LONDON // The Royal Bank of Scotland (RBS) will this week unveil the biggest loss in the history of British banking because of a multibillion-pound hit from the global credit crunch. RBS, which is due to announce interim earnings on Friday, is predicted to reveal a pre-tax loss of at least £1 billion (Dh7.2bn) for the first six months of the year.
Analysts also warned that Britain's second-largest bank could face a loss of as much as £1.7bn, The Sunday Times and other major British newspapers reported yesterday, without citing sources. Strains from the global squeeze on credit would cost RBS almost £6bn, the newspaper added. Meanwhile, Britain's biggest bank, HSBC, was due to post first half numbers today, followed later by Barclays and Standard Chartered.
Earlier this year, RBS clinched a record breaking rights issue totalling £12bn to shore up its finances after huge subprime-related write-offs and the mammoth takeover of the Dutch giant, ABN Amro. RBS is in "advanced talks" with Allstate, an American insurer, about selling its insurance operation, the newspaper reports said, without citing sources. RBS, Barclays and Allstate could not be reached immediately for comment. HSBC declined to comment.
Investors are on edge about the cost of write-offs caused by the US subprime or high-risk housing crisis and the subsequent tightening of global lending conditions. Last week, the British banks, Alliance & Leicester, Halifax Bank of Scotland (HBOS) and Lloyds TSB said that their interim profits plunged dramatically as they felt the chill from the credit crunch. Alliance & Leicester posted a first half loss because of credit write-offs and higher funding costs.
The net loss was £23.9 million, or 5.7 pence a share, compared with a profit of £183.6m a year earlier, said the bank, based in Leicester. It wrote off £398m on its Treasury investments and met the first half loss estimates of analysts. Banco Santander, Spain's biggest bank, agreed to buy Alliance & Leicester for £1.3bn last month and inject £1bn of capital. That will provide "greater stability and greater certainty", David Bennett, the bank's chief executive, said last week. British banks, including HBOS, are pulling back on lending as the credit squeeze increases the cost of funding in capital markets.
"The funding is ugly and isn't getting better, and that is why they sold themselves to Santander," said Simon Maughan, an analyst at MF Global Securities in London. Lloyds TSB reported a 70 per cent drop in first half profits last week following a £585m hit from its exposure to risky assets, and warned that bad debts on mortgages were rising as house prices fell. Lloyds TSB, the first British bank to report interim results, missed analysts' forecasts as its core capital ratio was lower than expected. Some analysts expressed concern about further mortgage impairments this year.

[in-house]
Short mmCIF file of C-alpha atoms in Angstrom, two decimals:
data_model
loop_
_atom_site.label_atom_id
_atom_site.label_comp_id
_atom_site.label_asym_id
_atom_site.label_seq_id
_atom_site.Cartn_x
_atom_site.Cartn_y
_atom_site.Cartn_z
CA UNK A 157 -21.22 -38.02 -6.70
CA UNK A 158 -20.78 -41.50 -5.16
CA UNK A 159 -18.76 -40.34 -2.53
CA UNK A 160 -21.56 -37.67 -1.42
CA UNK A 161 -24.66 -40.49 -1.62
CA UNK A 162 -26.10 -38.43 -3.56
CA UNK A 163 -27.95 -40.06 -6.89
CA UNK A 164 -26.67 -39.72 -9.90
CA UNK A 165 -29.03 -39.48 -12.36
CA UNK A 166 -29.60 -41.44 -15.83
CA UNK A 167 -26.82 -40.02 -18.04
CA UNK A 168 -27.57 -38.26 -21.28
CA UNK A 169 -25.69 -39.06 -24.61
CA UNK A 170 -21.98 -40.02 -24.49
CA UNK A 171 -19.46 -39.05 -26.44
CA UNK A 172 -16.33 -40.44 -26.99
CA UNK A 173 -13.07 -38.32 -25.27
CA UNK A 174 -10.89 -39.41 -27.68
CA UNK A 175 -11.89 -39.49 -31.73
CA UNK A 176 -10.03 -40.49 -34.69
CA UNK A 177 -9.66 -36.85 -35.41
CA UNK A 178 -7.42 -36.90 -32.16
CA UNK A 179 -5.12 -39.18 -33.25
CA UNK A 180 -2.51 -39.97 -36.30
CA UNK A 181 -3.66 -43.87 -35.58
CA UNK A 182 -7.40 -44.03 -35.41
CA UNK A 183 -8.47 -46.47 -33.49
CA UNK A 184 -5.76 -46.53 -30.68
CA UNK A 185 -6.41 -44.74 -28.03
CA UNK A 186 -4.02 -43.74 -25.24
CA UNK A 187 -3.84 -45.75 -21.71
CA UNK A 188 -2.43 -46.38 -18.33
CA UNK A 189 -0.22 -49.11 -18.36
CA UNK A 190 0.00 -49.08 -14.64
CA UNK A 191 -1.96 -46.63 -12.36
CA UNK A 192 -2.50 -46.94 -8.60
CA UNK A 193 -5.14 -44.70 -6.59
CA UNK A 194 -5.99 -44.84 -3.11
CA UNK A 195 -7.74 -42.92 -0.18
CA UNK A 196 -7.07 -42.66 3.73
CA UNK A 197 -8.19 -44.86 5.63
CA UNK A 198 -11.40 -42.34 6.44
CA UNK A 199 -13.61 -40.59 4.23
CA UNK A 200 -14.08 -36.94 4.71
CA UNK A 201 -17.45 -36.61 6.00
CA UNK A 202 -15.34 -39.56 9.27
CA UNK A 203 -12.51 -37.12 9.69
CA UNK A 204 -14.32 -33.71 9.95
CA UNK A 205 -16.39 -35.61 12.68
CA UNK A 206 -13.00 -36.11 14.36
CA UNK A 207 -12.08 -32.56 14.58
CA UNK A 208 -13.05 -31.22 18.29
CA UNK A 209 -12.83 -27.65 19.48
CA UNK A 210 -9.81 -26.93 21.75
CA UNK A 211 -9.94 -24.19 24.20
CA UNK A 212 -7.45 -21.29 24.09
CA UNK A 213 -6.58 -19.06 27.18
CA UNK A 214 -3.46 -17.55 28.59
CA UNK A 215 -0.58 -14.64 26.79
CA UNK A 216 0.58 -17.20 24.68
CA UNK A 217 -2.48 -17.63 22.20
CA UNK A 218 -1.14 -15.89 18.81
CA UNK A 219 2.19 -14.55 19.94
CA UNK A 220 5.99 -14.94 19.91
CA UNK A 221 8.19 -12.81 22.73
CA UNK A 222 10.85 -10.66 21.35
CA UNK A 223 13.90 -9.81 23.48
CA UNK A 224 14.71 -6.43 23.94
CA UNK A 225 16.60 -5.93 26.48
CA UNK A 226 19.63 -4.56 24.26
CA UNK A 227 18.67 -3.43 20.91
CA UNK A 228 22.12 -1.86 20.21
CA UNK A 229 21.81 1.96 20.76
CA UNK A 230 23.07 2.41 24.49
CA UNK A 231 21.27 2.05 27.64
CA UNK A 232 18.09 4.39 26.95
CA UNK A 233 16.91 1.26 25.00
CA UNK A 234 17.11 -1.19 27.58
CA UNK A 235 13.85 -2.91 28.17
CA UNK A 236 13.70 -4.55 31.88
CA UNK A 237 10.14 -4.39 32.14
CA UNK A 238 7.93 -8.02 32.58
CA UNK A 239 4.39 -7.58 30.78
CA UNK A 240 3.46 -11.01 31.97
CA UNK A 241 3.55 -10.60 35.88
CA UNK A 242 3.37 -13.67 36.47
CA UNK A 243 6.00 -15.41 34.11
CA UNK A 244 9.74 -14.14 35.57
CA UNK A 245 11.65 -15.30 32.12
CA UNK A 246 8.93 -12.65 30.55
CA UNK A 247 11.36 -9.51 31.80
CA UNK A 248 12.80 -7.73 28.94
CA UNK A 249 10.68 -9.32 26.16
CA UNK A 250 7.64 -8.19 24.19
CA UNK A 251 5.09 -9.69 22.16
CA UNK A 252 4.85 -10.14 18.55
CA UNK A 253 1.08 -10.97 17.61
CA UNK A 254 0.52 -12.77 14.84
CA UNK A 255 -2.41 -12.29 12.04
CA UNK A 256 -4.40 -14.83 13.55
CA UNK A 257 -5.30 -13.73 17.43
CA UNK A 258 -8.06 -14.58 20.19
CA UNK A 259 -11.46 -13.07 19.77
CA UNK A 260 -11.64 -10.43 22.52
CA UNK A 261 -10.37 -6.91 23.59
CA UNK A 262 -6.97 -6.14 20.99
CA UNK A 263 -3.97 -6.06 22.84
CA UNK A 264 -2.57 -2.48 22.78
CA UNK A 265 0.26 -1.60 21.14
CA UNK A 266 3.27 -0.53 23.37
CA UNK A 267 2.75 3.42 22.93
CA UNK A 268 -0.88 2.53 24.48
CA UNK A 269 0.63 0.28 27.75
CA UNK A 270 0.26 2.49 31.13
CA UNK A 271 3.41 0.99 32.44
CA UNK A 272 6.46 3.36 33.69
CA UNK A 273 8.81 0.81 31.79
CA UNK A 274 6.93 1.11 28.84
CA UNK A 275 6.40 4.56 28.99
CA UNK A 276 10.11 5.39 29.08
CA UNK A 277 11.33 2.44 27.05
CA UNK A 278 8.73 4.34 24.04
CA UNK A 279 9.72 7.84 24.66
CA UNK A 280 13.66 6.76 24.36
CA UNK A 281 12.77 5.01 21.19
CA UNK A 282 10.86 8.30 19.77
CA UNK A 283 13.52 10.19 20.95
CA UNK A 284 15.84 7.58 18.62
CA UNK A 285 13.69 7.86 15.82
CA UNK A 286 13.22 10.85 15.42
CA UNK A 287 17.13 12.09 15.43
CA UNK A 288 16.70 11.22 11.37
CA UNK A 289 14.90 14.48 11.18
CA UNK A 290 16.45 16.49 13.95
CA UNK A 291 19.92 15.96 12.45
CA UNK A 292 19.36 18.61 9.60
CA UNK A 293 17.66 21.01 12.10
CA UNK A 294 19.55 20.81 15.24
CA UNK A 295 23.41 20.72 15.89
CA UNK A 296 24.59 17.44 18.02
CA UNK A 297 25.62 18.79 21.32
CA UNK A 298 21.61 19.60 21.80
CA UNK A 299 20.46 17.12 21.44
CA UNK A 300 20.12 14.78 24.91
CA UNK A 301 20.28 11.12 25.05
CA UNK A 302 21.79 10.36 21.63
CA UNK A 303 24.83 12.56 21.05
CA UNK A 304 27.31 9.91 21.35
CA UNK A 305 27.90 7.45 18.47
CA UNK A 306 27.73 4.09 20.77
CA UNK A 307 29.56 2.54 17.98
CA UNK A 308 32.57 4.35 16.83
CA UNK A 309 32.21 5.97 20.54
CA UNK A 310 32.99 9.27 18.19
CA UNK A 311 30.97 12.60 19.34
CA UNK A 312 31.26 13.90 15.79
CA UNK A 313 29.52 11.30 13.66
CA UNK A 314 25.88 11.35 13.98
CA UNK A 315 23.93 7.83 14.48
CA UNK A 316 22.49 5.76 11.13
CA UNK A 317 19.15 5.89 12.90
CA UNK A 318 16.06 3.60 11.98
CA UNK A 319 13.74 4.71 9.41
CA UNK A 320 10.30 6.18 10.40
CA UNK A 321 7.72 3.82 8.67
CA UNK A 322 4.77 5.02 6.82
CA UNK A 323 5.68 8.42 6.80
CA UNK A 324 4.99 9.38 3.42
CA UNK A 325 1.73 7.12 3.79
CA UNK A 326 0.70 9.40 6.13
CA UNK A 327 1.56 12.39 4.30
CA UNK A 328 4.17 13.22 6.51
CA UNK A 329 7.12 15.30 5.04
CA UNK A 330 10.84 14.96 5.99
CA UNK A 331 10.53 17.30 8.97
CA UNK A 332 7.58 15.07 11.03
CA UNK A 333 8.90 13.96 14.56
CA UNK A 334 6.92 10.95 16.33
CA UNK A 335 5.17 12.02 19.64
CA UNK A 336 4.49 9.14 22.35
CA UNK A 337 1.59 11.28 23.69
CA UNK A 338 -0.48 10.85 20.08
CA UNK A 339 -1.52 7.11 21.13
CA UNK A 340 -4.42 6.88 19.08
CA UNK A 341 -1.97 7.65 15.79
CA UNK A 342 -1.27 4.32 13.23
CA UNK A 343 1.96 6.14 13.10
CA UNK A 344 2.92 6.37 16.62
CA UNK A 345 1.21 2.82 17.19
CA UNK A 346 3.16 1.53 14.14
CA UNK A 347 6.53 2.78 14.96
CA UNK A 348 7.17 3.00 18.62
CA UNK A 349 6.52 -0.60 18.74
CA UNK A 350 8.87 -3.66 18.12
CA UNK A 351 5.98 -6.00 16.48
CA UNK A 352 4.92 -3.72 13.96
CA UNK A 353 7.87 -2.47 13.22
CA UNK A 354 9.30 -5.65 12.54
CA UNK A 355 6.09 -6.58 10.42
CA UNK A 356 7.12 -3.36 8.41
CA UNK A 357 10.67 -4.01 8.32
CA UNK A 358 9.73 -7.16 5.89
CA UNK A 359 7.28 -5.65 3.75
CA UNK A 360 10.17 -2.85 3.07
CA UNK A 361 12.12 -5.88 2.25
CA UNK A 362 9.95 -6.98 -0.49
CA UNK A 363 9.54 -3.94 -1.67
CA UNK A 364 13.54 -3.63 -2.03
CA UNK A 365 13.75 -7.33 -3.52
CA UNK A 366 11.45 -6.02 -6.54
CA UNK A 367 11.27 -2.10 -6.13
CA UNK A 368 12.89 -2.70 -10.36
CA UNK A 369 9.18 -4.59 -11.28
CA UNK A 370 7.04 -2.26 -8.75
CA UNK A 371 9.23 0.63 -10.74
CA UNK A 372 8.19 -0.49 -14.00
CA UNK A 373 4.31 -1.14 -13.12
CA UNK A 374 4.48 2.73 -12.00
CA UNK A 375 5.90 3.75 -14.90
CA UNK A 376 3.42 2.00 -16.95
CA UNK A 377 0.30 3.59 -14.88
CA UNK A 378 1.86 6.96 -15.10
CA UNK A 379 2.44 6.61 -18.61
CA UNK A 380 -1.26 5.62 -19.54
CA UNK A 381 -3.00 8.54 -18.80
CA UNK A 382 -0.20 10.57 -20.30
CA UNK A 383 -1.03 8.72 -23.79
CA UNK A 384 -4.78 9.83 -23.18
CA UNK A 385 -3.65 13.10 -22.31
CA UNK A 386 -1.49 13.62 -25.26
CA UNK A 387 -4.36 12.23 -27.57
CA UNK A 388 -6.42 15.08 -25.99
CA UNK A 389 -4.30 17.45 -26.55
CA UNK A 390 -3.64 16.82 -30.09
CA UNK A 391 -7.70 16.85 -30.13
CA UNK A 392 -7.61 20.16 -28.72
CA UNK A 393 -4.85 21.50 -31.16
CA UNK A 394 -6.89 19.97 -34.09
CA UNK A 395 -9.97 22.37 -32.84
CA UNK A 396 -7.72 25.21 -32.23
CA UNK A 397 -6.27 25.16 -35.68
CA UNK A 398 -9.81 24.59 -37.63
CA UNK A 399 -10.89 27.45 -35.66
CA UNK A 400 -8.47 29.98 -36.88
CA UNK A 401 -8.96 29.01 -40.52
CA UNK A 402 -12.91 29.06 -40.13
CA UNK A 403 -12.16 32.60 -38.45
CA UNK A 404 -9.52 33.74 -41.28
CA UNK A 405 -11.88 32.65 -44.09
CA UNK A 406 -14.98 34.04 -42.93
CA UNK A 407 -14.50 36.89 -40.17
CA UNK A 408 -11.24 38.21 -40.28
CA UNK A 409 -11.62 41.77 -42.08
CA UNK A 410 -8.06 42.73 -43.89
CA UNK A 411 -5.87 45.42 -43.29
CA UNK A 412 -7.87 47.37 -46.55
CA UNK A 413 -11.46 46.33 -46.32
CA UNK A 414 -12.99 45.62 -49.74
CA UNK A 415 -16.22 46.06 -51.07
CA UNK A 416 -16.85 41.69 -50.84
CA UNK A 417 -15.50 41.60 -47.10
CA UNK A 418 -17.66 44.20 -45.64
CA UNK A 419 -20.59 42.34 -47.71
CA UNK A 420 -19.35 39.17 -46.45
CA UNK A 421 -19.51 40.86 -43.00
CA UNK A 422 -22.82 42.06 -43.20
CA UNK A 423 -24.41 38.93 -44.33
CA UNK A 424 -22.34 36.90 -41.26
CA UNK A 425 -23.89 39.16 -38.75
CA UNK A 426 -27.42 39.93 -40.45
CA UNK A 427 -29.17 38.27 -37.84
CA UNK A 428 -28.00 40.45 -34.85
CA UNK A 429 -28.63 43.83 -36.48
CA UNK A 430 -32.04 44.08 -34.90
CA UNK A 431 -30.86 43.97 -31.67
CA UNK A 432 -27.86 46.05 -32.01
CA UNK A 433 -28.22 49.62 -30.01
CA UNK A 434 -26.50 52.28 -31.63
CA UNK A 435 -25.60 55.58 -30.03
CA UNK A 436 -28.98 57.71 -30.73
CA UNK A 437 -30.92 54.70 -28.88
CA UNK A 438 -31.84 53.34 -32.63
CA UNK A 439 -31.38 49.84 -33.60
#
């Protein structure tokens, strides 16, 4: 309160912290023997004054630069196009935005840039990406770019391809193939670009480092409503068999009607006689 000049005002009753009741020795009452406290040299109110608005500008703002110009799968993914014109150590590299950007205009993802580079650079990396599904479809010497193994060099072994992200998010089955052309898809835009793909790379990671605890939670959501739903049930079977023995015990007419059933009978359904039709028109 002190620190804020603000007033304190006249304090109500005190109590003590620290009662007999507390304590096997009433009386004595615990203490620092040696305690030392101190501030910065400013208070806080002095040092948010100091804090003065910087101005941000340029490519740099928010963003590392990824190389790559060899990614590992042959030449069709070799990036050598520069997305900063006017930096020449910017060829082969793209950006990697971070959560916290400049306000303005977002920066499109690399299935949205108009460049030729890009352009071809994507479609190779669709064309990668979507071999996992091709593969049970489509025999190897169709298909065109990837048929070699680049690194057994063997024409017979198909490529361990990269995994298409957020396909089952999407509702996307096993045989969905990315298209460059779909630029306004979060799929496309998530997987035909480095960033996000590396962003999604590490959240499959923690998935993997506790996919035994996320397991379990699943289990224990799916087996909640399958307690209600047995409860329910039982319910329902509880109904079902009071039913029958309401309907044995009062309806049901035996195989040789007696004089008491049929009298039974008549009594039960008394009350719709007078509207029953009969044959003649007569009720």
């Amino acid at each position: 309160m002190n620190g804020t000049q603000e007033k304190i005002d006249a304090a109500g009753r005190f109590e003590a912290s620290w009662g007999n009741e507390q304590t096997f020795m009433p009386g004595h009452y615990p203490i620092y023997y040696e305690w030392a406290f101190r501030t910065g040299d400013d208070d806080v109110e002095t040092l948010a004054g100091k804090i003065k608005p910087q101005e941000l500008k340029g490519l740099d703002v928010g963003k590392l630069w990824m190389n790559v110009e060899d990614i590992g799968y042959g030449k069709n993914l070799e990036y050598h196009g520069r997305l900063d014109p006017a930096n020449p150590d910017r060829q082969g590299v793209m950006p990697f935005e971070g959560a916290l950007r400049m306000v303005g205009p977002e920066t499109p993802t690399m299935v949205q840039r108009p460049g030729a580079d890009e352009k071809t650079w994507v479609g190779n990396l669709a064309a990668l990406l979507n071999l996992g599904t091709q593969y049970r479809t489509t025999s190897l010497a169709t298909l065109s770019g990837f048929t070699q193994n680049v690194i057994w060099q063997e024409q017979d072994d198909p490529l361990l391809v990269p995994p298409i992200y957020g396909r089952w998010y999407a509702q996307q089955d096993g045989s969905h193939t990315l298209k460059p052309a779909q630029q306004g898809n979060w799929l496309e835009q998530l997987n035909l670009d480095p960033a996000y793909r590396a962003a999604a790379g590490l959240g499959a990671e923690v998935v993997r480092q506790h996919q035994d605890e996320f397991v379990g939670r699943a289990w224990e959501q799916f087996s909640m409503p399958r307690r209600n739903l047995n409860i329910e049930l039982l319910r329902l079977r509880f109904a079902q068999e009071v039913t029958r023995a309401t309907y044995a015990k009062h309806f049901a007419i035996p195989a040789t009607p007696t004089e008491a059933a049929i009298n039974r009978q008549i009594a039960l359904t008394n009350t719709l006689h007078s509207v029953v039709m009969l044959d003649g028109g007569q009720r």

"The underlying growth is good, but the flagged impairment charge for the mortgage book in the second half is perhaps heavier than expected," said Mike Trippitt, an analyst at Oriel Securities. "The statement flags that they cannot continue to grow at the rate we've seen in the last few years, given the economic environment in which they are operating." Lloyds predicted that UK house prices would fall by up to 15 per cent which, it said, could add £100m to bad debts in the second half, and prices could fall by five per cent or more next year.
But the bank said its underlying businesses had performed well and it was "well positioned for a lower growth environment". Britain's biggest home lender, HBOS, said last Thursday it was considering asset sales after reporting that first half profits halved due to a £1.1bn hit on bad debts caused by the credit crunch. Analysts detected no nasty shocks in the results and said profits beat expectations, costs appeared under control and the shares had already been hit hard.
The bank said it would consider selling assets if the right price were offered, but would not comment on whether that meant its Australian operation, Bankwest, was up for sale. "We will look at all sensible options over time to improve deposit-to-loan ratios," said Andy Hornby, the bank's chief executive. "That's about running down some assets, and if some buyers consider assets are worth more to them than they are to us, then we don't rule that out."
* With Agencies